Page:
revolting reviewers

My essay “The Revolt of the Reviewers” [I think the link may be paywalled] has just been posted online at the American Sociologist. It is an invited followup to my scatterplot rant from 2013. I am surprised to see my article posted before the others in this special issue that is focused on journal publication issues and look forward to reading what others in the issue have to say. In my essay I gripe about sending papers to too many reviewers and a broken R&R process and then segue into thoughts on why we have more than one reviewer per article anyway (don’t we trust each other’s competence?) and discussions of the structure of publishing and its relation to the scholarly need to accumulate knowledge. A rather self-indulgent and cranky piece that rather befits an older scholar who has little to lose. But hopefully it contributes to useful discussions.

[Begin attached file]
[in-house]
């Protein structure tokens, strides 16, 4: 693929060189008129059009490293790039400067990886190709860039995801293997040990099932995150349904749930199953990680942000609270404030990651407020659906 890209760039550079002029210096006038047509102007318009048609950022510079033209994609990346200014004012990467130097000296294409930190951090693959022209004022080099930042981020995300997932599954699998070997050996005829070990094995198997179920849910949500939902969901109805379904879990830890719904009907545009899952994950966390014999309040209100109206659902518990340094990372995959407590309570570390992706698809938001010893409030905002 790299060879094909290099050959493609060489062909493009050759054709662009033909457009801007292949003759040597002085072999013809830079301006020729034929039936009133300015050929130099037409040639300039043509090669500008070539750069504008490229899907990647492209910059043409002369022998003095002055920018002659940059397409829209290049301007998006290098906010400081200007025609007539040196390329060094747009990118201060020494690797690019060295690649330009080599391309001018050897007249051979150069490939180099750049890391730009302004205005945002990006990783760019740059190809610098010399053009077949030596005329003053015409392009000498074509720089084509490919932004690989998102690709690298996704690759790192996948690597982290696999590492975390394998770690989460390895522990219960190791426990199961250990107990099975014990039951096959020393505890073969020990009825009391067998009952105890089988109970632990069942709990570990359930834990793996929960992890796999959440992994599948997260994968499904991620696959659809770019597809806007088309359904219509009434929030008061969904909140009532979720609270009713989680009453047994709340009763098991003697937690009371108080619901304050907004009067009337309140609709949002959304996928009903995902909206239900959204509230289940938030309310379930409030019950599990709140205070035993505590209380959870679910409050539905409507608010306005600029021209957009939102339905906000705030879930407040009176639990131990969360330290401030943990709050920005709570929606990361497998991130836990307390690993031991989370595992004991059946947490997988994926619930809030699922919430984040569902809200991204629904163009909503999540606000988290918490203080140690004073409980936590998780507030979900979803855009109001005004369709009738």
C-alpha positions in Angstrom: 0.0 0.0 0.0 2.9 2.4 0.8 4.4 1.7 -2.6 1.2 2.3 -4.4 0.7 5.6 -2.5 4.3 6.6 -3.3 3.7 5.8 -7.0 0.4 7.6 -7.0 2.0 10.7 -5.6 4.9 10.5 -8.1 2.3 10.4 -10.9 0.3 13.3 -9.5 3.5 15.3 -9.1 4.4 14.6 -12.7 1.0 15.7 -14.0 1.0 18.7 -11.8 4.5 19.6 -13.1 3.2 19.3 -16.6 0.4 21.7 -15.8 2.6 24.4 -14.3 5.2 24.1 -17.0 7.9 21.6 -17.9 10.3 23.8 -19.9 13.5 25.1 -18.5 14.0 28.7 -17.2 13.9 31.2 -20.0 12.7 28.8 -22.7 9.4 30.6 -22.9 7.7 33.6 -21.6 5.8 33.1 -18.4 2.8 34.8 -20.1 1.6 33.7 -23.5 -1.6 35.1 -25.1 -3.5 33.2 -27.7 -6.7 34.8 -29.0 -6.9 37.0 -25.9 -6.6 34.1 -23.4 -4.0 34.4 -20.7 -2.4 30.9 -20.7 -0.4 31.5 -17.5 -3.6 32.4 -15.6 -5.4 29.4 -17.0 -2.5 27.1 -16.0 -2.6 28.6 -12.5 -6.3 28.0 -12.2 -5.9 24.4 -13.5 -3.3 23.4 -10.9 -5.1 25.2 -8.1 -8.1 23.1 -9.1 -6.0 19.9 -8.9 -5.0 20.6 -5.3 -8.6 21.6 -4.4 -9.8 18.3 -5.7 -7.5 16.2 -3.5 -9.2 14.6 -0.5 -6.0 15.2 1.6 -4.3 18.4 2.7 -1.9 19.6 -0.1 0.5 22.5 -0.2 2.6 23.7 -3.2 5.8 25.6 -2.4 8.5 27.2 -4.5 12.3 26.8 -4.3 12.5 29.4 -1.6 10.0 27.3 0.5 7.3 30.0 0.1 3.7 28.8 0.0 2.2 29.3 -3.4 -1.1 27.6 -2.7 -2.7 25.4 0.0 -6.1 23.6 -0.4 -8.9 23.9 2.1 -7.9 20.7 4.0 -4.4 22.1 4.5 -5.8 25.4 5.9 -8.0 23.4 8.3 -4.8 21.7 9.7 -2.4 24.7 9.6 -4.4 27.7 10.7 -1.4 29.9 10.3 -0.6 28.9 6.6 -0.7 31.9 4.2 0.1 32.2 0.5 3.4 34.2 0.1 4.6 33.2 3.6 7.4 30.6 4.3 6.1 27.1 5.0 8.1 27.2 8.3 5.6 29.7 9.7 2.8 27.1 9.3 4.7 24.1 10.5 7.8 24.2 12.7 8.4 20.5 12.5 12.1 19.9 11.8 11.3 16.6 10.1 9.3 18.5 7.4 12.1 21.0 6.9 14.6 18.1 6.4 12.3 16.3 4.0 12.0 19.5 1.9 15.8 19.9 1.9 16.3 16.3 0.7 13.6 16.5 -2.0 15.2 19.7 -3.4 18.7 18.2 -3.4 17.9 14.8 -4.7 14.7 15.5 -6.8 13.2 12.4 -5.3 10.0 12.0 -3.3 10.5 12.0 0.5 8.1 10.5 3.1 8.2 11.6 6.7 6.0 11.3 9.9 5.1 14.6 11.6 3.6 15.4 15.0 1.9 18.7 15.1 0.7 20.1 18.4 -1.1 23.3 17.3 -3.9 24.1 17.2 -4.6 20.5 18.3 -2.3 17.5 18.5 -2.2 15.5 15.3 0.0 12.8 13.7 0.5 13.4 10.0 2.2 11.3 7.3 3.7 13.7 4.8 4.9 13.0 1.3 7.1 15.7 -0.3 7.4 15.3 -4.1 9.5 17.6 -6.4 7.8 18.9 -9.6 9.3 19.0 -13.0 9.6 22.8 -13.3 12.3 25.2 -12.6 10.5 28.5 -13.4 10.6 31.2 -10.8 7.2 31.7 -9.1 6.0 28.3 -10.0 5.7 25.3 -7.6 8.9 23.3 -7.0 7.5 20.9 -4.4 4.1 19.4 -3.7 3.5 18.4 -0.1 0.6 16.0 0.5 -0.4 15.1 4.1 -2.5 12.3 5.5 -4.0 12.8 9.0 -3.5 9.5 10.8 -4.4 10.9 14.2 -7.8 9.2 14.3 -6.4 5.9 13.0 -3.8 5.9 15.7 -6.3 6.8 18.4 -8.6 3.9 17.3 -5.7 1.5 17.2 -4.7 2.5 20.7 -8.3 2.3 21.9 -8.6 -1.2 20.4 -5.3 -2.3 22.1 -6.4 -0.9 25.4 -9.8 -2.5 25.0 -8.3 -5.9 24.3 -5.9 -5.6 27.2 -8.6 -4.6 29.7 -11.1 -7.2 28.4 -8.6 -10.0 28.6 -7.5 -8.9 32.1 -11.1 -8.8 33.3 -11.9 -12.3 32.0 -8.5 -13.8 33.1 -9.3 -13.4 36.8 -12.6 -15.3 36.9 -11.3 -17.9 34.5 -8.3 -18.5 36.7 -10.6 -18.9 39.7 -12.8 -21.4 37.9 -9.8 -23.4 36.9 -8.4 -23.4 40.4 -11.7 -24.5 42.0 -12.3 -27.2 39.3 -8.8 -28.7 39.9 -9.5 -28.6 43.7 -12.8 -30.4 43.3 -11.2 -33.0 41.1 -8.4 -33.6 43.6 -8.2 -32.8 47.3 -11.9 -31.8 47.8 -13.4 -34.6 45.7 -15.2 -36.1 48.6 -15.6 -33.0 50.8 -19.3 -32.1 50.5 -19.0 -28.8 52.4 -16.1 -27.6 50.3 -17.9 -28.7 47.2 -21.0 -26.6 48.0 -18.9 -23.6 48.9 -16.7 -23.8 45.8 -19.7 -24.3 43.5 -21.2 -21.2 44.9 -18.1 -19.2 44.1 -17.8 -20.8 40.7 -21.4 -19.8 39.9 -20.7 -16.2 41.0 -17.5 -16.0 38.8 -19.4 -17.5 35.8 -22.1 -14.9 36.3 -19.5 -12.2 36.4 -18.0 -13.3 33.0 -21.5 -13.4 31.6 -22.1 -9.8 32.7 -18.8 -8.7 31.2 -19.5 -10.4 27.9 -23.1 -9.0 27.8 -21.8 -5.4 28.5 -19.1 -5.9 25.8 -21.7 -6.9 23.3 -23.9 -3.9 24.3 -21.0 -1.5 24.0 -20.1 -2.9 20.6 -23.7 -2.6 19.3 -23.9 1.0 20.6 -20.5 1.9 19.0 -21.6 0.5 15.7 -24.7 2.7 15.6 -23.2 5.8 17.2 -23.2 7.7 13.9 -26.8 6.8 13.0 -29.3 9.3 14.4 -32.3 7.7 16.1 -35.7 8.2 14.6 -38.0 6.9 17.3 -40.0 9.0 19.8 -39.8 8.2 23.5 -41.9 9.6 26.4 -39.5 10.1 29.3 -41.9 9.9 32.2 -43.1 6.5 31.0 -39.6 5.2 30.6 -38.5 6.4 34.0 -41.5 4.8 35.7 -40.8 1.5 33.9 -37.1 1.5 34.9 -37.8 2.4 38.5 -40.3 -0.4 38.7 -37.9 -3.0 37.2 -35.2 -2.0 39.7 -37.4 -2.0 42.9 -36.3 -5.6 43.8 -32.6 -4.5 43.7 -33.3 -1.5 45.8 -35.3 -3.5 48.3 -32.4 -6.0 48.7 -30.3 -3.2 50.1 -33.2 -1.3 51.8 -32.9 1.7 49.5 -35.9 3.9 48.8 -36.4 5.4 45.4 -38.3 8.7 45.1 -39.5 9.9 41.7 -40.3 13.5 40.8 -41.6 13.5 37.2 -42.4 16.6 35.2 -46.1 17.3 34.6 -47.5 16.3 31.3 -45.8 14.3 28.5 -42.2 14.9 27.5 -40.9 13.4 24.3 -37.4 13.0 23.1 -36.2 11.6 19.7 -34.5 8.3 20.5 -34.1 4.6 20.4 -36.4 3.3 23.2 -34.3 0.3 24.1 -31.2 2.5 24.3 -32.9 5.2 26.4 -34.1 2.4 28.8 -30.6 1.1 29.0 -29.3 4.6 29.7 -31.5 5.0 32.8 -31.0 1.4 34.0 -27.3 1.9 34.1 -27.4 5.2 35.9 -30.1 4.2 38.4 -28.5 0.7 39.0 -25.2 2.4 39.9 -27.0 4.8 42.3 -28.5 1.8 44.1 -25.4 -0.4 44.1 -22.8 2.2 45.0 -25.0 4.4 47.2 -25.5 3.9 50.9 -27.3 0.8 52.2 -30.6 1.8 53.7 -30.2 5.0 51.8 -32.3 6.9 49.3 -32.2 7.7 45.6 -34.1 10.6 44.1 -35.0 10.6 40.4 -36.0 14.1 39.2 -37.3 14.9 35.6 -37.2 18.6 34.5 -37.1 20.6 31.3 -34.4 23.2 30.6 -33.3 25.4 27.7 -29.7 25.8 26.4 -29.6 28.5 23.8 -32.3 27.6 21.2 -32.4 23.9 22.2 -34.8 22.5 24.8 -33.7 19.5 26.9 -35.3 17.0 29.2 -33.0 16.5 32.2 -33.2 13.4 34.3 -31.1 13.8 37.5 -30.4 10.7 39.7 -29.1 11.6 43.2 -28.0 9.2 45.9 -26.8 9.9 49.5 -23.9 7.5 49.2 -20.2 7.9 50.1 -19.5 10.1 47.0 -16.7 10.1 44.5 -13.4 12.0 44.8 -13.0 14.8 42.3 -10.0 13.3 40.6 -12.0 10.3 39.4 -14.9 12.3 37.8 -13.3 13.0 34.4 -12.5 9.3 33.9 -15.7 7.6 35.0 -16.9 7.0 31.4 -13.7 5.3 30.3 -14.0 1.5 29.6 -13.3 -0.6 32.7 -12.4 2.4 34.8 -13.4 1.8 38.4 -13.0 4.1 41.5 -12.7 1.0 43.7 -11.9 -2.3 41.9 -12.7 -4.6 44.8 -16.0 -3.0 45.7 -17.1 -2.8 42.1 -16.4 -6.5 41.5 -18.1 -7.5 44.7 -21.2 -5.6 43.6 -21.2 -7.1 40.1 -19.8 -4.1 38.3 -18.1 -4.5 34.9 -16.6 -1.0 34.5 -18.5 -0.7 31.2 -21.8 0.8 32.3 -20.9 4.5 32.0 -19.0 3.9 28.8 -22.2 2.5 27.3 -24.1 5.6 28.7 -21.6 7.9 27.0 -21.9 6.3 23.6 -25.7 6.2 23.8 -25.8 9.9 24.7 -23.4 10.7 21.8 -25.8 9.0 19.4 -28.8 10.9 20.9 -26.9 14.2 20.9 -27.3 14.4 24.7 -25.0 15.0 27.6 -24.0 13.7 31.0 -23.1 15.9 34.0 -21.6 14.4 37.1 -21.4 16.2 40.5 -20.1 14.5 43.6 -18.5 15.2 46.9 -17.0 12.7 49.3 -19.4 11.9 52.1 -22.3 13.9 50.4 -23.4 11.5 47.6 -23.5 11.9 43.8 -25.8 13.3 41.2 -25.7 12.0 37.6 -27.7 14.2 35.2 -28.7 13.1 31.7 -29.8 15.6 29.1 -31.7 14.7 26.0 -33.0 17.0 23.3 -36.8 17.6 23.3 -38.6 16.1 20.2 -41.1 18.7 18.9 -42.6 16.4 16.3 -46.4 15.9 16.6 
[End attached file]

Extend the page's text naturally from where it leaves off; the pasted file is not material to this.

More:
Update: here is a link to a preprint of the article.

Author: olderwoman

I'm a sociology professor but not only a sociology professor. It isn't hard to figure out my real name if you want to, but I keep it out of this blog because I don't want my name associated with it in a Google search. Although I never write anything in a public forum like a blog that I'd be ashamed to have associated with my name (and you shouldn't either!), it is illegal for me to use my position as a public employee to advance my religious or political views, and the pseudonym helps to preserve the distinction between my public and private identities. The pseudonym also helps to protect the people I may write about in describing public or semi-public events I've been involved with.

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